Hot off the Press seems to be all about hurricanes but then its that time of year. Sustainable Living is also about hurricanes sadly with an appeal for help for Haiti but also an interesting piece about wind power being developed in Panama. Environmentalists now believe that the world should concentrate on adapting to climate change and not on preventing it. Tourism Treats is full of interesting little goings-on on the tourism front and Did You Know introduces a new series on the Creole language.
This October edition has six Special Features, including Journey to Belize one family’s adventurous journey across the world from South Africa for Belize. The journey was quite a daunting task, especially for a single mother with a very social young daughter of 16. Read their account of settling in to an unspoilt, undiscovered country in Central America, where their lives were forever changed by the natural beauty of the Caribbean.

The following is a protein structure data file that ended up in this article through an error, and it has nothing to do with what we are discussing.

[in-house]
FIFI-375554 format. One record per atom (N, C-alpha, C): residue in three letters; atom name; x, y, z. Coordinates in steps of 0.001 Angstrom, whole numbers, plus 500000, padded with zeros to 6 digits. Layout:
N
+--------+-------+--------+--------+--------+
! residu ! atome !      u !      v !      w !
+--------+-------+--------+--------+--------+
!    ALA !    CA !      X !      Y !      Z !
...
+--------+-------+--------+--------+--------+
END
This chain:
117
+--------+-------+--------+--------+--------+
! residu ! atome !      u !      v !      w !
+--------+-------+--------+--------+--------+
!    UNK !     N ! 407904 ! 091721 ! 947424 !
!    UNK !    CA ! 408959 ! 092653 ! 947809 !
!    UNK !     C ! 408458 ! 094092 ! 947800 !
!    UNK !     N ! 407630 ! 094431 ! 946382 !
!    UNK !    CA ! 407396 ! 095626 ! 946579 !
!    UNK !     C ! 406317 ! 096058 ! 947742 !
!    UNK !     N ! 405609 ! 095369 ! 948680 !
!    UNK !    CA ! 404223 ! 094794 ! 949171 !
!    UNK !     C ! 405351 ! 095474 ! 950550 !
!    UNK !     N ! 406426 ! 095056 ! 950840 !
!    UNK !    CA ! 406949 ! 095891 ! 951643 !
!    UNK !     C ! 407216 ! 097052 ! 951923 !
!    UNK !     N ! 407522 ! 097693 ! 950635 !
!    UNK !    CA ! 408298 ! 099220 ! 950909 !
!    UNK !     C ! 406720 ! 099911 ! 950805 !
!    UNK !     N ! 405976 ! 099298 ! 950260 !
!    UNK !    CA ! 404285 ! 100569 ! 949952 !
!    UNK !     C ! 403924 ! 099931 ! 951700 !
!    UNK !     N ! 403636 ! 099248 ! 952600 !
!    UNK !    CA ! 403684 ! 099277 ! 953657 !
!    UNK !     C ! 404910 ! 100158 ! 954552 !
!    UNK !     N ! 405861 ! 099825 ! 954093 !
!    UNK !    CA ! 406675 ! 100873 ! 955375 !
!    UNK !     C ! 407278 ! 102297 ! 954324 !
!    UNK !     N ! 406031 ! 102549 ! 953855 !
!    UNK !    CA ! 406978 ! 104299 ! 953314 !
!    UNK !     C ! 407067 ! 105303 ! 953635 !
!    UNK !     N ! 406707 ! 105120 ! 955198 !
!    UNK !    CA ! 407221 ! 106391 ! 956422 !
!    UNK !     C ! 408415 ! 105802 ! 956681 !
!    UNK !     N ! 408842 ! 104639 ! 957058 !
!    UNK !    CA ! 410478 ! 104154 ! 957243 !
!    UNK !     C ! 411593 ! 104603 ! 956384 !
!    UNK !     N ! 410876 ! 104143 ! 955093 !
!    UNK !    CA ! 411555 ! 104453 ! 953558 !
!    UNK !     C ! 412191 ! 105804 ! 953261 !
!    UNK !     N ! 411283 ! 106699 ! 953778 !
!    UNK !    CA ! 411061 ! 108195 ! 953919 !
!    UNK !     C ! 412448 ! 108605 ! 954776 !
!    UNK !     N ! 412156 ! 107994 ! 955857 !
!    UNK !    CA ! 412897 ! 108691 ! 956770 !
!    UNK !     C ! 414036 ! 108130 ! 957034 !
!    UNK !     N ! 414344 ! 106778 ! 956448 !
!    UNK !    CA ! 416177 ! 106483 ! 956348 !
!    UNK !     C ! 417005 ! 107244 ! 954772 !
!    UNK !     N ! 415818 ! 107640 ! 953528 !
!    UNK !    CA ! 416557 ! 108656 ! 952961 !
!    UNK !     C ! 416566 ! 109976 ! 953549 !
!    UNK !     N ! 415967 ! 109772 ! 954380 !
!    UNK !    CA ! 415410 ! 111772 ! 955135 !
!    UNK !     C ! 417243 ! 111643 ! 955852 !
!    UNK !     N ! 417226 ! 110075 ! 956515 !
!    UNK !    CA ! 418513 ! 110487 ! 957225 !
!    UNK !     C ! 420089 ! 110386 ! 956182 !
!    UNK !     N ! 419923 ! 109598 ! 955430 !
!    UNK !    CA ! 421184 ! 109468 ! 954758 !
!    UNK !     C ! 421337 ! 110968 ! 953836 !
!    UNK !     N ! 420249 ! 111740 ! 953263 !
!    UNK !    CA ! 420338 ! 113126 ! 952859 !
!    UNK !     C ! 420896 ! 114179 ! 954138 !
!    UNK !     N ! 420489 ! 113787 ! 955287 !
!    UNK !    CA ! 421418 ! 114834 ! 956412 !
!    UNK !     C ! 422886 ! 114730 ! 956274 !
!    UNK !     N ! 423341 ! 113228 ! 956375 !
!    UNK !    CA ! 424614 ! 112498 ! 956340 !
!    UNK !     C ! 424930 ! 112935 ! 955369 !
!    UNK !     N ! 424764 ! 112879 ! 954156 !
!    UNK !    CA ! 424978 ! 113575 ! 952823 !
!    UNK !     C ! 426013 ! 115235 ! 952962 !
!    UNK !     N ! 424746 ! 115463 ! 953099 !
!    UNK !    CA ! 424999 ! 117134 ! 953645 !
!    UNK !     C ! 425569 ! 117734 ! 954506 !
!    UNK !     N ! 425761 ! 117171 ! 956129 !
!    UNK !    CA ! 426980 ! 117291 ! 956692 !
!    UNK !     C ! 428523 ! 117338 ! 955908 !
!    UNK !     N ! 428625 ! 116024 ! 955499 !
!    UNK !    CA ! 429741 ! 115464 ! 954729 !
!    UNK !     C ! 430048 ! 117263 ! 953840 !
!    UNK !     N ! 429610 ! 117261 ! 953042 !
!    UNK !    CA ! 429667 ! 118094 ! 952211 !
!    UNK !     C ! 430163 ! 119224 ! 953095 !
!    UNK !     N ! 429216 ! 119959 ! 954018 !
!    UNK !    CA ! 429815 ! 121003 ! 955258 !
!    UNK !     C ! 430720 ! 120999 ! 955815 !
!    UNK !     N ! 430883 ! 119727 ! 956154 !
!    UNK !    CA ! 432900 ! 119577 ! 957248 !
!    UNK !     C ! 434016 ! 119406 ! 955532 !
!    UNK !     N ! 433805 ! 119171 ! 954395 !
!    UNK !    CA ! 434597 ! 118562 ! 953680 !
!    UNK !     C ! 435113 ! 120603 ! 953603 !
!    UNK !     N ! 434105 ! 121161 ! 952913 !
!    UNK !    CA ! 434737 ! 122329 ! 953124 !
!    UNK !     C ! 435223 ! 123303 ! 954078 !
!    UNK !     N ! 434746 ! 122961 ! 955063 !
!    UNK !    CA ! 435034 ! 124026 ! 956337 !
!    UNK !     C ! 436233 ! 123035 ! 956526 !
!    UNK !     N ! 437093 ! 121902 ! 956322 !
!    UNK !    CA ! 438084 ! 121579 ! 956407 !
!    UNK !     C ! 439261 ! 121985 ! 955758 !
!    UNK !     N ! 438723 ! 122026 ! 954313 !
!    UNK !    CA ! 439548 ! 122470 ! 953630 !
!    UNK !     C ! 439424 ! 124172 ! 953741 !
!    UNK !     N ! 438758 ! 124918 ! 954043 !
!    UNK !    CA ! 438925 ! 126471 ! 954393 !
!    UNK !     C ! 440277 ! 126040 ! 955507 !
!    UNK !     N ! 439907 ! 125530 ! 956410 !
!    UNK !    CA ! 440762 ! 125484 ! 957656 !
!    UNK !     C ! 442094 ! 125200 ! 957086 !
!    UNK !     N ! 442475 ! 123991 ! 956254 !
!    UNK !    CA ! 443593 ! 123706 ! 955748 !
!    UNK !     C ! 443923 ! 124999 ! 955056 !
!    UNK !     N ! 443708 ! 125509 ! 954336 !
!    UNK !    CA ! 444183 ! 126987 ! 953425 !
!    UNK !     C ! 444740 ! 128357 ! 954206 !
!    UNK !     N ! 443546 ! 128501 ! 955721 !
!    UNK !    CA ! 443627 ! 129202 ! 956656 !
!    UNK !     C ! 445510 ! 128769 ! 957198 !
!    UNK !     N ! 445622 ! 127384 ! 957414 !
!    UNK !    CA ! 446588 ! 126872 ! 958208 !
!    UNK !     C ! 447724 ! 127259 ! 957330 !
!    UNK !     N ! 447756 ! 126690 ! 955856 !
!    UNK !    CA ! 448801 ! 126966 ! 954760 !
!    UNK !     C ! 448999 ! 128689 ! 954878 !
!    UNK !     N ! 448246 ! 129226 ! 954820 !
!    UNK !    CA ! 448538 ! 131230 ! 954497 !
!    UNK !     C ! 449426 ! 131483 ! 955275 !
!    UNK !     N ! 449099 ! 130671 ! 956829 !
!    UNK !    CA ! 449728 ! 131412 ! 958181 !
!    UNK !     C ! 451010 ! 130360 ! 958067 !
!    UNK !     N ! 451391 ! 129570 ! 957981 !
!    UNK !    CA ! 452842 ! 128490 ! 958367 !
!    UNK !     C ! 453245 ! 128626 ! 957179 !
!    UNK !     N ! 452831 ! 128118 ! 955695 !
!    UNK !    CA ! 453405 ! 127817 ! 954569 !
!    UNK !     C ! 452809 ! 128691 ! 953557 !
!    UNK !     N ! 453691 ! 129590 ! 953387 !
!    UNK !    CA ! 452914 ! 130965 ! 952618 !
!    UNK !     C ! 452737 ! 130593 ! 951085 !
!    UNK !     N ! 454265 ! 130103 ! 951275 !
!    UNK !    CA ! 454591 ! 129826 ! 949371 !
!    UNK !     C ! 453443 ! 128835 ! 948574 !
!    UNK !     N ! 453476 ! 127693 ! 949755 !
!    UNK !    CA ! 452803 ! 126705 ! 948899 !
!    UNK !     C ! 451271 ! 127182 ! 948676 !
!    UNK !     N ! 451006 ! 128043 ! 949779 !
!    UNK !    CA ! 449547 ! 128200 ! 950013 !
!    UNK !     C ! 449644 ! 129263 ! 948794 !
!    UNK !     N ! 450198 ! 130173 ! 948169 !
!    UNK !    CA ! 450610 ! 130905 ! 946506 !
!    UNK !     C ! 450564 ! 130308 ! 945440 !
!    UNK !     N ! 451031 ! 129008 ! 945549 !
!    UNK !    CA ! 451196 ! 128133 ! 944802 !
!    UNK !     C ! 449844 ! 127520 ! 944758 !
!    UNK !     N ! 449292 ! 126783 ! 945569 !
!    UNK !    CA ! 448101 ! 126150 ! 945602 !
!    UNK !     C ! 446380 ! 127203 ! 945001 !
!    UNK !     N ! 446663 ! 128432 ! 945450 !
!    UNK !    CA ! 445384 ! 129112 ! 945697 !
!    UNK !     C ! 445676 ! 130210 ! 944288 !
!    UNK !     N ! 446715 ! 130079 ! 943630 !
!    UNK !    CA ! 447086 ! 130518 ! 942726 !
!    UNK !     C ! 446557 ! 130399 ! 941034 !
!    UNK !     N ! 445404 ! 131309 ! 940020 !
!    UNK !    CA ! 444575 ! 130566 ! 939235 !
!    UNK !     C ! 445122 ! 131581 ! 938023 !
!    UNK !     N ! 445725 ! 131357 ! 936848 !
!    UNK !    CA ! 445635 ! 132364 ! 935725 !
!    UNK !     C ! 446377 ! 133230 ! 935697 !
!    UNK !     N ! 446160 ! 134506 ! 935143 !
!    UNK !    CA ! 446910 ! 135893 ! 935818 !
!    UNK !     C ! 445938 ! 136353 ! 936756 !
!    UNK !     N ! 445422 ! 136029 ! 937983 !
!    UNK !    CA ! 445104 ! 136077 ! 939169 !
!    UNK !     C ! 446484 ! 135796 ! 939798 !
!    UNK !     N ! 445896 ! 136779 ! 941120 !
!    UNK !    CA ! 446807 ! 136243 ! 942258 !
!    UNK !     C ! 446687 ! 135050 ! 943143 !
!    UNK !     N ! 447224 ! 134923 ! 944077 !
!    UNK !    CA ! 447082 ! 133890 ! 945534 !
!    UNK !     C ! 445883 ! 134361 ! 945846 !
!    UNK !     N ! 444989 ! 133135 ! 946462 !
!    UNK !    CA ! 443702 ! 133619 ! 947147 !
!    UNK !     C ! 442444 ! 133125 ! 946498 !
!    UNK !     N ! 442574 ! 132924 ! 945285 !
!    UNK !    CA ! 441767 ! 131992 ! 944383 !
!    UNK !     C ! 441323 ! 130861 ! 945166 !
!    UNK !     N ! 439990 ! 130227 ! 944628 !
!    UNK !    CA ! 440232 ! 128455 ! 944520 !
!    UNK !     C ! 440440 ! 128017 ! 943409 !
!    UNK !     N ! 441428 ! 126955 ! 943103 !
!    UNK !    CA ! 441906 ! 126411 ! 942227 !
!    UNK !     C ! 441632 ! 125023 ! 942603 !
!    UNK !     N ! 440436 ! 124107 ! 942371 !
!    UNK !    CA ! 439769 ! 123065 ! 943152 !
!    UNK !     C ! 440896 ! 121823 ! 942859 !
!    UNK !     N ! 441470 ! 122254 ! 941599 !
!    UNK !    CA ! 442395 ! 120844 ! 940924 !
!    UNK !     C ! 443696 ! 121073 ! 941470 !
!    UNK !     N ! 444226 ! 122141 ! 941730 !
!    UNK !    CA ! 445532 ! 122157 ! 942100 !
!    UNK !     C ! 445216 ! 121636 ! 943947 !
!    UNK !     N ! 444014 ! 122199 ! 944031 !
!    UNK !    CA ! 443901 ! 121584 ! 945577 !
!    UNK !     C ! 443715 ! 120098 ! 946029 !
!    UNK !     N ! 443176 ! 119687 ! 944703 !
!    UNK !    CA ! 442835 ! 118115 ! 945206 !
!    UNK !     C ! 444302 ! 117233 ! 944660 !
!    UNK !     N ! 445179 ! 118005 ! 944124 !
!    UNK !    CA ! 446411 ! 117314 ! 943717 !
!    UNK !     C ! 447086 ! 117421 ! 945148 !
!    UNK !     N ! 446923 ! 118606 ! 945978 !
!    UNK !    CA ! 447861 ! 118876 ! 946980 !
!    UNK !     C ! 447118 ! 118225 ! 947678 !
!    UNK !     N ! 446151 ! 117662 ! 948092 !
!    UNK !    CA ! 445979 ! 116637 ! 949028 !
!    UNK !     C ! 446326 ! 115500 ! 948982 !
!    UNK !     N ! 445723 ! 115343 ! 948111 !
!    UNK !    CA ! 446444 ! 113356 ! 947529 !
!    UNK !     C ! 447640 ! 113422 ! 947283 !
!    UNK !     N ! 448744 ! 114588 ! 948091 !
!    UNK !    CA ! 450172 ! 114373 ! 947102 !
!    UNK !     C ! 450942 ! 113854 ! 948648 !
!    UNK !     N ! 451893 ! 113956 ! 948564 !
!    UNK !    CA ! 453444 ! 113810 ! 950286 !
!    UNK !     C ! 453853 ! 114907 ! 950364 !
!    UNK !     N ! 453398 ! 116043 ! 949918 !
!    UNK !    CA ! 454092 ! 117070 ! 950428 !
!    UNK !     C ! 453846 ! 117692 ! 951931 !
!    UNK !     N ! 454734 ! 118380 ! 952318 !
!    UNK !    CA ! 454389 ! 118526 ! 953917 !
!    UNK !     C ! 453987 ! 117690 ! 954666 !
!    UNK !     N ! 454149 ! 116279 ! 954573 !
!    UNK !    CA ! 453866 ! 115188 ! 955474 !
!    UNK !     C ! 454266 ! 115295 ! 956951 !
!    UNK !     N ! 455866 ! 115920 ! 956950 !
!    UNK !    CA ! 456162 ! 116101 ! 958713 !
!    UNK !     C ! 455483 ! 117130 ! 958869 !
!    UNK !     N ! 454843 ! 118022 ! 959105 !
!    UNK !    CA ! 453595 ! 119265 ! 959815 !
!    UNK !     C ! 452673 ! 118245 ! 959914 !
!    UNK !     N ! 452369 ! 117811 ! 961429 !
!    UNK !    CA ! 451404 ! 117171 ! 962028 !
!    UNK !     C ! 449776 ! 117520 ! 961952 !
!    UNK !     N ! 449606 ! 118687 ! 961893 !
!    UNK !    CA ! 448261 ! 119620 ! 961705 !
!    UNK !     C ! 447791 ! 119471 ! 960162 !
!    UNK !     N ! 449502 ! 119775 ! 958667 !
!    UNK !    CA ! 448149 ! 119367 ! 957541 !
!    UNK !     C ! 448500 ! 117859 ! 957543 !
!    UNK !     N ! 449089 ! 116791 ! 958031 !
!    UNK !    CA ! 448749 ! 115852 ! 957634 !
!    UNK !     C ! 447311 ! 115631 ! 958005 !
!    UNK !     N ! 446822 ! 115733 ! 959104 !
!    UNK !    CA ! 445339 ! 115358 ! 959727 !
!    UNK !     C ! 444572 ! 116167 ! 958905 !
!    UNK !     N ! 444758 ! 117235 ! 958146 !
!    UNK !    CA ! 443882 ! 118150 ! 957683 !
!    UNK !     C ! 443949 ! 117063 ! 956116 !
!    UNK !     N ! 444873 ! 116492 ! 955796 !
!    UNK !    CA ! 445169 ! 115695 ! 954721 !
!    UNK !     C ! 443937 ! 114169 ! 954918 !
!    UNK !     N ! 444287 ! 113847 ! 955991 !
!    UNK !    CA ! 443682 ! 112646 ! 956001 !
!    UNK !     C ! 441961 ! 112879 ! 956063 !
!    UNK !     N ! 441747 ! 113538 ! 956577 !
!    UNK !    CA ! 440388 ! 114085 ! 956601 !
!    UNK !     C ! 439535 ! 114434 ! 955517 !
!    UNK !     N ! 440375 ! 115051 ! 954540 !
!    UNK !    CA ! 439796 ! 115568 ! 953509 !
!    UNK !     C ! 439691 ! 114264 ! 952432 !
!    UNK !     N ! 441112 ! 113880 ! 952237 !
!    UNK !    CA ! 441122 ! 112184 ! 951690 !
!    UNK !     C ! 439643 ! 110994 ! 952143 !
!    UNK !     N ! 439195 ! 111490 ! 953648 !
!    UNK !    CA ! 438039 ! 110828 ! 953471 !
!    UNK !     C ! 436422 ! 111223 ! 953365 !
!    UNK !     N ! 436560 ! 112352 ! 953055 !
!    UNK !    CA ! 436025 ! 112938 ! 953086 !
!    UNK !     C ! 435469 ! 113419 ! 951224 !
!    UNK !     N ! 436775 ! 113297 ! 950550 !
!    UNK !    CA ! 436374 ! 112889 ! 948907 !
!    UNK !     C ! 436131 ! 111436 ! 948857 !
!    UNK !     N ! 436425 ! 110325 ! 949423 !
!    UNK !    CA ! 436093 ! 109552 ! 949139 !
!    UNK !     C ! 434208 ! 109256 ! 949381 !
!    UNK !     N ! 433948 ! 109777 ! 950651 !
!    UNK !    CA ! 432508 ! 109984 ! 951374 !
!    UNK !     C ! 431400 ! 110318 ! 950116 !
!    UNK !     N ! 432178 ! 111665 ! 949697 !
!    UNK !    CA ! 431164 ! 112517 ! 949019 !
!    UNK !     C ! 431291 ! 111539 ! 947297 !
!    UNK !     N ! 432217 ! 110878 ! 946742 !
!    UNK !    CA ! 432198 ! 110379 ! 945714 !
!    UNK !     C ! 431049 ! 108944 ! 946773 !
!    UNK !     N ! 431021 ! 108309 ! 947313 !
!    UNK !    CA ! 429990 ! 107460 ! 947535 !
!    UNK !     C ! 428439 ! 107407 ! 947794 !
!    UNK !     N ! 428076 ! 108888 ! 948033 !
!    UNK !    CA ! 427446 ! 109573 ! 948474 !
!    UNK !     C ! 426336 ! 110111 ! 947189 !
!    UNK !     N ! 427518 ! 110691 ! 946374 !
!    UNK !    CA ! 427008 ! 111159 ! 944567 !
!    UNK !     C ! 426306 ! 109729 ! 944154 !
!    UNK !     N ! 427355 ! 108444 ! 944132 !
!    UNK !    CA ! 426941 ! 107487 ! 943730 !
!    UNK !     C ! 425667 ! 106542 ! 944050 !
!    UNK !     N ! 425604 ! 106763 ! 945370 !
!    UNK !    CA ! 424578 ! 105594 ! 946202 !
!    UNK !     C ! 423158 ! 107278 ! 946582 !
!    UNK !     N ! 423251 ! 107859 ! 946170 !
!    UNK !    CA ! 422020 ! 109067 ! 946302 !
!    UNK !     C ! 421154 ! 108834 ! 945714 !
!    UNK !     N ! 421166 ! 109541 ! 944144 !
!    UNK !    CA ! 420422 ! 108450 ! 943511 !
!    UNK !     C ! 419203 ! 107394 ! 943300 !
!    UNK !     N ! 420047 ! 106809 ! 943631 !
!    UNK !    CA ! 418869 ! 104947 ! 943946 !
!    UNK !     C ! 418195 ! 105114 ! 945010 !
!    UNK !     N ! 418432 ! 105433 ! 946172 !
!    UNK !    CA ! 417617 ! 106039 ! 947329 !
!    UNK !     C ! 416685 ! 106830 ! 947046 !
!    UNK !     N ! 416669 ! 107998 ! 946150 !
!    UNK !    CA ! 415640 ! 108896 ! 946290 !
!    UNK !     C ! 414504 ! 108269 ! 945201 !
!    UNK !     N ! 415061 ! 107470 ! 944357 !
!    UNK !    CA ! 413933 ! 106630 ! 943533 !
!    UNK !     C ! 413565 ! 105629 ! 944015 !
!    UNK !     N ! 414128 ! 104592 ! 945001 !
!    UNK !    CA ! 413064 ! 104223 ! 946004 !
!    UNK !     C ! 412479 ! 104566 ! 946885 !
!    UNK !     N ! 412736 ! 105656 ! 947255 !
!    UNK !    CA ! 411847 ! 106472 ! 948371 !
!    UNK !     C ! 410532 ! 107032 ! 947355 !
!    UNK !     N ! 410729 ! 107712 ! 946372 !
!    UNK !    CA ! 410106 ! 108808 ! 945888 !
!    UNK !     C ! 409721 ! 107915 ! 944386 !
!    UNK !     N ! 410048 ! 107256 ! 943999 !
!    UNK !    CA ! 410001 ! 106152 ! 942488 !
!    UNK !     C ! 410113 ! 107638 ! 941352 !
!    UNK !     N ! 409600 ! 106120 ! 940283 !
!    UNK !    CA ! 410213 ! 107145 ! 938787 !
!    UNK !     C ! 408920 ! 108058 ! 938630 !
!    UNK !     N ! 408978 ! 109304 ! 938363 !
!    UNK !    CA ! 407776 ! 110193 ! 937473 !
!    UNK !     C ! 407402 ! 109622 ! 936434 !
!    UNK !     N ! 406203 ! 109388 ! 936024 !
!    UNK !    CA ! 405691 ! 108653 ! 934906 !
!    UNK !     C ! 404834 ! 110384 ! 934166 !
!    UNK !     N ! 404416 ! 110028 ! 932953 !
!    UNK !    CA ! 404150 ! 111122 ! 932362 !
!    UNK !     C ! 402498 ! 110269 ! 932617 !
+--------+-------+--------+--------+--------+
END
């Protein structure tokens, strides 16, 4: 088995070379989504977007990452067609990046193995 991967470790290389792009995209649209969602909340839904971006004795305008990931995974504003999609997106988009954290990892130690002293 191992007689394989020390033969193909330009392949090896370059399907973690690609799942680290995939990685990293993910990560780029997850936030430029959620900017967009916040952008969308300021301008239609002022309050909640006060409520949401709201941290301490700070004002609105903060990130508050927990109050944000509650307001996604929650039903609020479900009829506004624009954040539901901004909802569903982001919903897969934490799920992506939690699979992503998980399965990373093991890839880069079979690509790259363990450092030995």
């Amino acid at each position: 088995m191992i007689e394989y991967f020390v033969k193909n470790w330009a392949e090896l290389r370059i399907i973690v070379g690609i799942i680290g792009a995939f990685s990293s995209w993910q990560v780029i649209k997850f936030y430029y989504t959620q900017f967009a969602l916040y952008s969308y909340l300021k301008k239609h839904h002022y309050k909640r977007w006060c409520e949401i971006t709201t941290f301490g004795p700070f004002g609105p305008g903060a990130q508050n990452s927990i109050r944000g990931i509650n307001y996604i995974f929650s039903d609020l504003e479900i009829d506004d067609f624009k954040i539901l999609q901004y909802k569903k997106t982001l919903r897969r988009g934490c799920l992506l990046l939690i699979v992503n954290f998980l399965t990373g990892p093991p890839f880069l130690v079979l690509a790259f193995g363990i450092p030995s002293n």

Country Focus this month takes us to the Dominican Republic with three interesting articles, Real Estate Haven and then on to Business is Booming to discover the the country’s economic sector is booming at an average expansion rate of 7.7% per year which has helped to secure the country’s position as having the largest developing economy in the Caribbean and Central America. The final article Dazzling Dominican Republic shows that no other island offers the plethora of world class activities, upscale resorts and casinos, high end retail, old world charm, new world convenience, dedicated ecotourism - and all at very reasonable prices.